Stroke, a complication of atrial fibrillation, can be fatal. Identification of biomarkers to predict stroke may help treat those at highest risk. Given the association between atrial fibrillation and other poor disease outcomes, biomarker identification has applications for conditions other than stroke.
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Stroke and its Pathways
Stroke can be very hard to predict and therefore try to hinder, because it is the result of many different pathophysiologies. The most common pathways associated with stroke are inflammation, endothelial dysfunction, thrombosis, and oxidative stress. In some cases, the cause, such as atrial fibrillation, may only be discovered after a stroke or other complication.
These pathways are not always reflected in the commonly used risk factors. Therefore, stroke is sometimes not accurately predicted, and the harmful outcomes stroke can have, such as disability and death, are often not predicted. One of the original drivers for identifying biomarkers was to improve the ability to foresee and manage adverse consequences of stroke, following the success of biomarkers in other cardiovascular conditions.
Biomarkers and Risk Scores
Biomarkers have been continuously studied for the past decade with several used for risk scores. Among these are high-sensitivity C reactive protein (hsCRP), interleukin-6 (IL-6), and N-terminal pro-brain natriuretic peptide (NT-proBNP). These biomarkers are related to inflammatory cascades, which are highly linked to the risk of stroke.
C-reactive protein (CRP, human) inflammation biomarker, chemical structure. 3D rendering. Infections and inflammation cause increased blood levels of this protein. Atoms are represented as spheres. StudioMolekuul / Shutterstock
When biomarkers are present at abnormal levels, the risk of stroke and adverse stroke outcomes increases. Studies indicate that the elderly, particularly men, and those with high BMI have increased risk of stroke. Furthermore, those with elevated levels of BNP and fibroblast growth factor 23 (FGF-23), and reduced levels of TNF-related apoptosis-induced ligand receptor 2 (TRAIL-R2) have been identified as having a higher stroke risk.
The use of biomarkers is a stark contrast to how other risk scores have operated. Some very established risk scores for stroke, such as the CHA2-DS2-VASc score and the HAS-BLED score, base their risk assessment on other comorbid symptoms. For example, patients with diabetes or old age are seen as being more at risk of stroke. However, evidence suggests molecular biomarkers, such as those mentioned above, can greatly improve the ability to predict stroke risk compared to other methods.
As a result, some new forms of risk scores have been developed which combine the patient history and biomarkers to a more detailed risk score. Chief among these is the ABC stroke score, which incorporates information on age, biomarkers, and clinical history.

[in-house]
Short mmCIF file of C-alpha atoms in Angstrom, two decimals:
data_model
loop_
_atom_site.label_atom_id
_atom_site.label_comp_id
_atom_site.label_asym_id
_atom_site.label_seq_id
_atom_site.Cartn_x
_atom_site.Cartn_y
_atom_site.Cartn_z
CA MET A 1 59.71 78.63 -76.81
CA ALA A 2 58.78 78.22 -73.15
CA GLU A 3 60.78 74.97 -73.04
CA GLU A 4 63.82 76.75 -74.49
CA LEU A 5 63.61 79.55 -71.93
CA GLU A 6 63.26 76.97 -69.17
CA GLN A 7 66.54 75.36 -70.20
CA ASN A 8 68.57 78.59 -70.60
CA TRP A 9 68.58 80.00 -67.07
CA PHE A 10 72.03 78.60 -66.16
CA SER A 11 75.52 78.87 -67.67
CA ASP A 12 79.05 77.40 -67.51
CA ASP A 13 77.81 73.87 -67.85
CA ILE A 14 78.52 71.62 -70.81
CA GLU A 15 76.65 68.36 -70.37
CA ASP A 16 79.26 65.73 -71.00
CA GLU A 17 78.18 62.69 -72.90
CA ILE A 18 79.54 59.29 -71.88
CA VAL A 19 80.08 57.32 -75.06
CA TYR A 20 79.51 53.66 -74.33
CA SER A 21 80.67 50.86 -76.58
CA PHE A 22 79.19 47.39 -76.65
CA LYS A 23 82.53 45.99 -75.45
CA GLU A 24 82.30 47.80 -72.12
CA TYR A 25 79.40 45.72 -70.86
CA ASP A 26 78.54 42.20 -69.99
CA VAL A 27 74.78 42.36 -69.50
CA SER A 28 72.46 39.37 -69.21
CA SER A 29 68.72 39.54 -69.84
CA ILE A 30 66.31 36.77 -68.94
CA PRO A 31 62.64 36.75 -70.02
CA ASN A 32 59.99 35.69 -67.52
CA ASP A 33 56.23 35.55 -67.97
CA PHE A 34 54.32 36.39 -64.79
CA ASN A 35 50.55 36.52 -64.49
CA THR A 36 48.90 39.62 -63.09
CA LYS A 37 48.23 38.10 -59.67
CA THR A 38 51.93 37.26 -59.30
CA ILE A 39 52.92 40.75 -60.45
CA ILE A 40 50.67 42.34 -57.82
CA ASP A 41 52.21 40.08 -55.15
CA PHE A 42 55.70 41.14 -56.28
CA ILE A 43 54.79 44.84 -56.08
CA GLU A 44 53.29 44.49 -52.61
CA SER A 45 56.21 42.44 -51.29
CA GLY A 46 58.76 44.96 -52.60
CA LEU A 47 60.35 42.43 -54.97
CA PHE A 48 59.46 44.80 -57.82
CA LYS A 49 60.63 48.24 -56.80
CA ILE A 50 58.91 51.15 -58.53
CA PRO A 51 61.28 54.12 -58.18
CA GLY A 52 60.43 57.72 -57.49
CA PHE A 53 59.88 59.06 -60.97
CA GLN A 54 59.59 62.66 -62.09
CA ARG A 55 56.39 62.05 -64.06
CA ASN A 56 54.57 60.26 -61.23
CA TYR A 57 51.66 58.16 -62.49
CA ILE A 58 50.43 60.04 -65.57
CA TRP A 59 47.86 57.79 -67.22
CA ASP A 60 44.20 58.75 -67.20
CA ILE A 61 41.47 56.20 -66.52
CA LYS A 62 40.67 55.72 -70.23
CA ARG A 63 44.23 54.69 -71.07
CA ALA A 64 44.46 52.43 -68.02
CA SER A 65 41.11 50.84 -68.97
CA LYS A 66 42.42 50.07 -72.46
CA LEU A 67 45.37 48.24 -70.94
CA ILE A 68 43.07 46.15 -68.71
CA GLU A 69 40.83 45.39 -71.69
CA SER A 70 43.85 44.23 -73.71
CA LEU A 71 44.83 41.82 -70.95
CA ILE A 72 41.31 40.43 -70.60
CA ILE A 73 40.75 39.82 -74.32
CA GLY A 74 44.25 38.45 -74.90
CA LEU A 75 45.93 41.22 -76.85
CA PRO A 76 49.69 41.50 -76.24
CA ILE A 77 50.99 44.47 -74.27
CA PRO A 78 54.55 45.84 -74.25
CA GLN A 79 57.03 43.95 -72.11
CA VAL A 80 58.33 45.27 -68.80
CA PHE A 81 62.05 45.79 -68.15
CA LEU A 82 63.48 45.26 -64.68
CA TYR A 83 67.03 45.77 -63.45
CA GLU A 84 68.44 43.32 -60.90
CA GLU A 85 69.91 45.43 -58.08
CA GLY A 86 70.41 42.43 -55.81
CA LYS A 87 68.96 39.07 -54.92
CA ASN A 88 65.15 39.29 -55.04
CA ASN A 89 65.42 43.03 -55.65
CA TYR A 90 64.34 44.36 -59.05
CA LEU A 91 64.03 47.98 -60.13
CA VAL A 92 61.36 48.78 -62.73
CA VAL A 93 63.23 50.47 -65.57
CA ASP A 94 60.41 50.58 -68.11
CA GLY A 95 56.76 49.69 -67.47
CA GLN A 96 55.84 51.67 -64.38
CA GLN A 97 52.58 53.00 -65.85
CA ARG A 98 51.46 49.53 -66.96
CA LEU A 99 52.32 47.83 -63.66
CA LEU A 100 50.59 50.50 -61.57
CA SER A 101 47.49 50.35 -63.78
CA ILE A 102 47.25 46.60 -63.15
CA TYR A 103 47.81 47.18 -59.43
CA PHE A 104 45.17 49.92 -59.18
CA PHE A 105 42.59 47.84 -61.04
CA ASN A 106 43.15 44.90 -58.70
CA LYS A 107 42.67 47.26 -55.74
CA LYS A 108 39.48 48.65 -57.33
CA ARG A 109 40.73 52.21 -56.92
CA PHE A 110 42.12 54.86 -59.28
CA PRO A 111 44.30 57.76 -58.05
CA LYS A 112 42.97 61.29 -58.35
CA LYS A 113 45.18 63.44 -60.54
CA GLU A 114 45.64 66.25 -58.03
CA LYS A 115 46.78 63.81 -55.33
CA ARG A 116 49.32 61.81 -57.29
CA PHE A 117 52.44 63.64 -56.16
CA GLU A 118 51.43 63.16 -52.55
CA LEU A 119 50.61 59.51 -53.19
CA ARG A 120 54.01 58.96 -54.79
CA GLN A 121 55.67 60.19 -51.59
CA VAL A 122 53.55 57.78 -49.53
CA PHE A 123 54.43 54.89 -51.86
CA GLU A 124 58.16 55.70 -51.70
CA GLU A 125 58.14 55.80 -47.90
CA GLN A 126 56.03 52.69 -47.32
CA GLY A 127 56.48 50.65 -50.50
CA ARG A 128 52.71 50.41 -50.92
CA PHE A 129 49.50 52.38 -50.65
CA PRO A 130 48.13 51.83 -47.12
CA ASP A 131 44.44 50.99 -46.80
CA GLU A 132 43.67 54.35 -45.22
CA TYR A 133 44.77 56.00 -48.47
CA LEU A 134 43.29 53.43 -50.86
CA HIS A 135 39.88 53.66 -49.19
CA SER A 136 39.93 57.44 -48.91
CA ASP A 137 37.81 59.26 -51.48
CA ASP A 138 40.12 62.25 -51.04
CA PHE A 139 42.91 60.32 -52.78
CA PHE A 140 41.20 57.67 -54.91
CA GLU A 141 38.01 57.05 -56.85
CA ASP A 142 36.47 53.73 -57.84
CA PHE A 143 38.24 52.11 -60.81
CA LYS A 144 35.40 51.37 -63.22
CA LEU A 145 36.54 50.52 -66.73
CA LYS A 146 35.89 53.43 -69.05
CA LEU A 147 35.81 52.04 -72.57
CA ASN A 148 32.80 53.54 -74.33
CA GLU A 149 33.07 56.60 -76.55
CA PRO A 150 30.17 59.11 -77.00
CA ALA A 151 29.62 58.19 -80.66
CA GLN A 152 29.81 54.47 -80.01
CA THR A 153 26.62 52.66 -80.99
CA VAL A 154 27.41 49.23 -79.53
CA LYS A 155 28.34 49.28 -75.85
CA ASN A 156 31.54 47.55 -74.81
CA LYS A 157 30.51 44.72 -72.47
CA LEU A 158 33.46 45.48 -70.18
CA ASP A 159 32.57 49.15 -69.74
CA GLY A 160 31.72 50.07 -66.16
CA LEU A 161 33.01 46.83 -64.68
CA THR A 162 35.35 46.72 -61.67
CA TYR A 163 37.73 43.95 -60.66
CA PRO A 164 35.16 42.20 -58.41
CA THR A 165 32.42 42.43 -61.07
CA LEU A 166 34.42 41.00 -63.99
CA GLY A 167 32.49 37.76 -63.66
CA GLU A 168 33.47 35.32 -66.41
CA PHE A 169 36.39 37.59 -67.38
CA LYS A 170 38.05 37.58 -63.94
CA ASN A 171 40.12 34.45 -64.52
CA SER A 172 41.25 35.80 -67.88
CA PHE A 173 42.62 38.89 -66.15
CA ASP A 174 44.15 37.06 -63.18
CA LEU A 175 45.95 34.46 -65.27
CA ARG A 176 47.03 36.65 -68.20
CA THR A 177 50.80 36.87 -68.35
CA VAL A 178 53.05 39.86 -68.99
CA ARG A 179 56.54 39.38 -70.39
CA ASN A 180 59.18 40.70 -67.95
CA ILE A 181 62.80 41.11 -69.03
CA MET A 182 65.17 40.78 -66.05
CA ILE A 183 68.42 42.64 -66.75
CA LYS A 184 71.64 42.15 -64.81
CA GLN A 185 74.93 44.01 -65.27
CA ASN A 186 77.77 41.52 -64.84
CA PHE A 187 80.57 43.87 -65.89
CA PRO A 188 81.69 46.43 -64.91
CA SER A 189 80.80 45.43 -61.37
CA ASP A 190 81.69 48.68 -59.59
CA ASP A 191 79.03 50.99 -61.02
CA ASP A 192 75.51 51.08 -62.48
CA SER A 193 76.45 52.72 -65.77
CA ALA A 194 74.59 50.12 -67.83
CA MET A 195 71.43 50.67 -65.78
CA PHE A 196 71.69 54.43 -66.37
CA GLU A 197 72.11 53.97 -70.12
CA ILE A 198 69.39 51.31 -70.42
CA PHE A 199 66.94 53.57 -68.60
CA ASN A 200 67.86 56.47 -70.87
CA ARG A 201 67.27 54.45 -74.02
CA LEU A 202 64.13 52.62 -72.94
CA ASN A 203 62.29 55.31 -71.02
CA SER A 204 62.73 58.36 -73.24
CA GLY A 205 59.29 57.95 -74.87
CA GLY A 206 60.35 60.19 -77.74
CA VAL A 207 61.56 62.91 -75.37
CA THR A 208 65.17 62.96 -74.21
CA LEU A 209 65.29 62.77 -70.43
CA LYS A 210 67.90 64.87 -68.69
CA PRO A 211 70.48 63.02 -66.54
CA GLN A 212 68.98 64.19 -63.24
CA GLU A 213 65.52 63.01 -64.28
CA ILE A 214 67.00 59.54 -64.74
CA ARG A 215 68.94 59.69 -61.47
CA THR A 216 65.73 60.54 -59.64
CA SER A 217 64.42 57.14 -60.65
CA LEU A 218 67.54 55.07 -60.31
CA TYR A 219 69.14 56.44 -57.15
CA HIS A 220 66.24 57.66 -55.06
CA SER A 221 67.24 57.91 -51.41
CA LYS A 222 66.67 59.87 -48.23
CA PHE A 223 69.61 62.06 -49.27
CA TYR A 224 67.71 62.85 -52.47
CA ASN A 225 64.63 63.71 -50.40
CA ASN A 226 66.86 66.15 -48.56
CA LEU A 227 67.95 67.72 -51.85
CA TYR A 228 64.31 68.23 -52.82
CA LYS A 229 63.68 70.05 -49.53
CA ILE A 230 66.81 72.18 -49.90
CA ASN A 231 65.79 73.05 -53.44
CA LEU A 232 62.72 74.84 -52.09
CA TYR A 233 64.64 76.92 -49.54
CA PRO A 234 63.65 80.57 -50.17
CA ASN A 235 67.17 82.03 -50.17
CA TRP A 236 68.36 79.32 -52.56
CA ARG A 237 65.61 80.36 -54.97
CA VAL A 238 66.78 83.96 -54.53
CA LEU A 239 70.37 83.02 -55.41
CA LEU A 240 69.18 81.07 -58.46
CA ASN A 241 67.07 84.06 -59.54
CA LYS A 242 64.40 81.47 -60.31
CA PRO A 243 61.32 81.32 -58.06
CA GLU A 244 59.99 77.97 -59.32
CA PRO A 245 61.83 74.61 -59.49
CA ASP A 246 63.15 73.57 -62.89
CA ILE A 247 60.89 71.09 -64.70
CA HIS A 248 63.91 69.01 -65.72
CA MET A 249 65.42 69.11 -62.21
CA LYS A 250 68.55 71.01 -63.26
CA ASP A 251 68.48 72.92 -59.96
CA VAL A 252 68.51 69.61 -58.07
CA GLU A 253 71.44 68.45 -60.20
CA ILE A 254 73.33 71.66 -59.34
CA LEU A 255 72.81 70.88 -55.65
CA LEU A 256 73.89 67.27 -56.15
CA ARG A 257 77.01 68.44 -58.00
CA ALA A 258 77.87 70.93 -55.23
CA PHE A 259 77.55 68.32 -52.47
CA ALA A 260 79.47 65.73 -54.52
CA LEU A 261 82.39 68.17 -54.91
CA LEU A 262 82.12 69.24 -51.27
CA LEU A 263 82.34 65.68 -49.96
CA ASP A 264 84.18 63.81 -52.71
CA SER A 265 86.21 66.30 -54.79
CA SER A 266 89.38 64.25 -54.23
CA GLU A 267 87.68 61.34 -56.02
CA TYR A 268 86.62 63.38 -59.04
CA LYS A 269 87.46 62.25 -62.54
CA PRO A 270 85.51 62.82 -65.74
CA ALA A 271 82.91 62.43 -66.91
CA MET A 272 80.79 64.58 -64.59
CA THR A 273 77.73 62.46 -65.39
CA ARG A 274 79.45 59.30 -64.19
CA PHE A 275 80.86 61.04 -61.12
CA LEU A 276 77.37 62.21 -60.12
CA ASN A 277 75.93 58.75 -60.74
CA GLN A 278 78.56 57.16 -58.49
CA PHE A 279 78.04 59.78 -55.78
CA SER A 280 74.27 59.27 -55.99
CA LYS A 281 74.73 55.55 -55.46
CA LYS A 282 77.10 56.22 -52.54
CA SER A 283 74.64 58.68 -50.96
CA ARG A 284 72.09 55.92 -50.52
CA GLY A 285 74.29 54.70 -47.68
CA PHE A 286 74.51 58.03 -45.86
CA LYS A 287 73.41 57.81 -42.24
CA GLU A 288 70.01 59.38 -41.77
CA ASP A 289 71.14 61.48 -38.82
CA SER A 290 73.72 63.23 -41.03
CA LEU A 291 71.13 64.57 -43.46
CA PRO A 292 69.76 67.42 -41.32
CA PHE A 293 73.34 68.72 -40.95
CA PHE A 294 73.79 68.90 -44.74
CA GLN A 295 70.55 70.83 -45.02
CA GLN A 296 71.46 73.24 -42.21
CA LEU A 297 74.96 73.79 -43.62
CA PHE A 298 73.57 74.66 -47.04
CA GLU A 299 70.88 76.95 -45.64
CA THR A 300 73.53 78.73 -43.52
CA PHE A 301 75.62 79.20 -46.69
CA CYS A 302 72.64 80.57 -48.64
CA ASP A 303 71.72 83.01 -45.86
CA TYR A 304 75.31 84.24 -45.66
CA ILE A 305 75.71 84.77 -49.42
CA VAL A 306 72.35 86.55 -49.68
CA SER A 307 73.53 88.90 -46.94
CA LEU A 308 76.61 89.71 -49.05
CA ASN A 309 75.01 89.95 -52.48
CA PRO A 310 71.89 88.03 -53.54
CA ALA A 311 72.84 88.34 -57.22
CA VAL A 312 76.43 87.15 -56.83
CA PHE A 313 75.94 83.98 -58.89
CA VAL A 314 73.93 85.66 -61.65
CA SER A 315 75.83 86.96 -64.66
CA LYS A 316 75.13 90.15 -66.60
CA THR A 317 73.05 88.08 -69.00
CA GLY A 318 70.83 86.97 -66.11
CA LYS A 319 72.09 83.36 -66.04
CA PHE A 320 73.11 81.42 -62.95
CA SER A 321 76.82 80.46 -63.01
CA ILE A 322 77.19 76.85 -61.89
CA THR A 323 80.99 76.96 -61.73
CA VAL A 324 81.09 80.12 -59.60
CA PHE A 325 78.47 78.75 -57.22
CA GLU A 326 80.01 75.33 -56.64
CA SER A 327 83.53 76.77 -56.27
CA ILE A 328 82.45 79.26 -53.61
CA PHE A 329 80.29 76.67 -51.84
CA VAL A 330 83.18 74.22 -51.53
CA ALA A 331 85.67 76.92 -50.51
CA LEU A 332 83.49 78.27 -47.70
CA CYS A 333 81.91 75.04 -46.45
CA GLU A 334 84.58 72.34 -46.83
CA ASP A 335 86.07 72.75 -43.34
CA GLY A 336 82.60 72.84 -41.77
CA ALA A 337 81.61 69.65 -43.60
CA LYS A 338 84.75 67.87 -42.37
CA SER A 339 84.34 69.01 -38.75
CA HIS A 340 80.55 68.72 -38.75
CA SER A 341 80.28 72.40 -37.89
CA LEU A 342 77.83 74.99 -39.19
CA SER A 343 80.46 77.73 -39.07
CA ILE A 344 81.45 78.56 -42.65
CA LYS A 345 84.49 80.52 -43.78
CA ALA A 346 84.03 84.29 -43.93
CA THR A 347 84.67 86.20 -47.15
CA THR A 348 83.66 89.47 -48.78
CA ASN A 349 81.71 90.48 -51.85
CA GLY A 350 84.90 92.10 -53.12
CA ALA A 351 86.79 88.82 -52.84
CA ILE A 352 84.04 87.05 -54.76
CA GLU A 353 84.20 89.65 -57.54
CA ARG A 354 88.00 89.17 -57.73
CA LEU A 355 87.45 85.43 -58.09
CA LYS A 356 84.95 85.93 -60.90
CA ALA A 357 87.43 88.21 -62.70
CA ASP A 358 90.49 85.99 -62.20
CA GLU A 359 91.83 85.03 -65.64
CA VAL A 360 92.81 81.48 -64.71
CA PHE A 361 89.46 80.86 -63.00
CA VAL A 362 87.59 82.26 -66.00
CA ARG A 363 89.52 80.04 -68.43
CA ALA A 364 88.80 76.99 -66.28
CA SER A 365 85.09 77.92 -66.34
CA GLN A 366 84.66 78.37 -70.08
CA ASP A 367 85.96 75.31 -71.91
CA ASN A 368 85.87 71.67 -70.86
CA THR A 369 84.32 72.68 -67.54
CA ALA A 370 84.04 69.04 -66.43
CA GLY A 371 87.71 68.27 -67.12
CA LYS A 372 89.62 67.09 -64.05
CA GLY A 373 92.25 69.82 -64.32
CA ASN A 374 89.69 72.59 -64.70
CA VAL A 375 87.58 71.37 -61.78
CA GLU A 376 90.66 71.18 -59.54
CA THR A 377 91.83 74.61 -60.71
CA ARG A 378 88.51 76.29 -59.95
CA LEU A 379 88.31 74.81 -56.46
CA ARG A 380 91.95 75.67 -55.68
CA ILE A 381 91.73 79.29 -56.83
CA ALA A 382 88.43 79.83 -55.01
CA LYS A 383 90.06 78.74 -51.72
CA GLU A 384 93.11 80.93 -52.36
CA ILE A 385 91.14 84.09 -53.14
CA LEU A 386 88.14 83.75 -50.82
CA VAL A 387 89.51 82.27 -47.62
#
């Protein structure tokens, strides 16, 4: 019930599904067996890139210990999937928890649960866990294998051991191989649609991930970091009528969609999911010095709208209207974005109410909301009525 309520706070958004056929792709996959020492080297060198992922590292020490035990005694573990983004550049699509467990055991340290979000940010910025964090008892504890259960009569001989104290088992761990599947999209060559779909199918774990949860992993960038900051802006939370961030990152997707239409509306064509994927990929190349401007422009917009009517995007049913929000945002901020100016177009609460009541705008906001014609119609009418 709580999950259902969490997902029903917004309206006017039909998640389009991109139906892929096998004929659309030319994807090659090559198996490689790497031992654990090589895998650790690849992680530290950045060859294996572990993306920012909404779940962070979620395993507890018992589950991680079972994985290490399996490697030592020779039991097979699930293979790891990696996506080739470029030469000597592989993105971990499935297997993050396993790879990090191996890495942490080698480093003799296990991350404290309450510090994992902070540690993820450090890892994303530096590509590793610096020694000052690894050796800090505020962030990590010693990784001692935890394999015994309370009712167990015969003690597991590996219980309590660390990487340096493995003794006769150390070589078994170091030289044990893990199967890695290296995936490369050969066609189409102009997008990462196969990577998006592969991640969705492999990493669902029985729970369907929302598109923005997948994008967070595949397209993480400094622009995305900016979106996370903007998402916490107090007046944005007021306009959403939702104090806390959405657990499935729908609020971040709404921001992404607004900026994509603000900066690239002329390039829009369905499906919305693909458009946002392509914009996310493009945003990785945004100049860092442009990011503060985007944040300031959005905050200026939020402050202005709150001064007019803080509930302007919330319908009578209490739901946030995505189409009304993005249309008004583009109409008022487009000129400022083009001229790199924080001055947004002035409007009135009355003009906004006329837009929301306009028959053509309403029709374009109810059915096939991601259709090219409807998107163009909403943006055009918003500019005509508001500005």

What are the Benefits of Using Biomarkers?
The risk scores are used to help doctors decide if the risk of stroke is high enough to warrant anticoagulation medicine use. Studies so far point to that biomarker-based risk scores improve assessment of which treatments patients will benefit from.
It has also been indicated that biomarkers can help inform which types of anticoagulant medication are of benefit for the patient. For example, ABC-stroke scores using high-sensitive troponin T, NT-proBNP, and growth differentiation factor 15 were indicated to be able to detect which patients would benefit from non-vitamin K antagonist anticoagulant pills (non-warfarin blood thinners).
Biomarkers have also been shown to be able to predict the severity of the adverse outcomes of stroke. Studies have shown clear linear relationships between biomarkers present at high levels and the risk of disability, mortality, and vascular events. Such studies looked primarily at hsCRP, complement C3, matrix metalloproteinase-9, hepatocyte growth factor, and antiphosphatidylserine antibodies, with the highest levels of these associated with higher risk of mortality.
Current efforts focus on implementing these biomarkers in clinical settings, and the best ways to do this. To make it easier for clinics, studies attempt to minimize the number of biomarkers required to predict stroke risk, but this can be difficult given that stroke is influenced by so many different pathways. For example, for stroke as a consequence of atrial fibrillation, BNP and FGF-23 are the best biomarkers, but this may not hold true for inflammation-related stroke.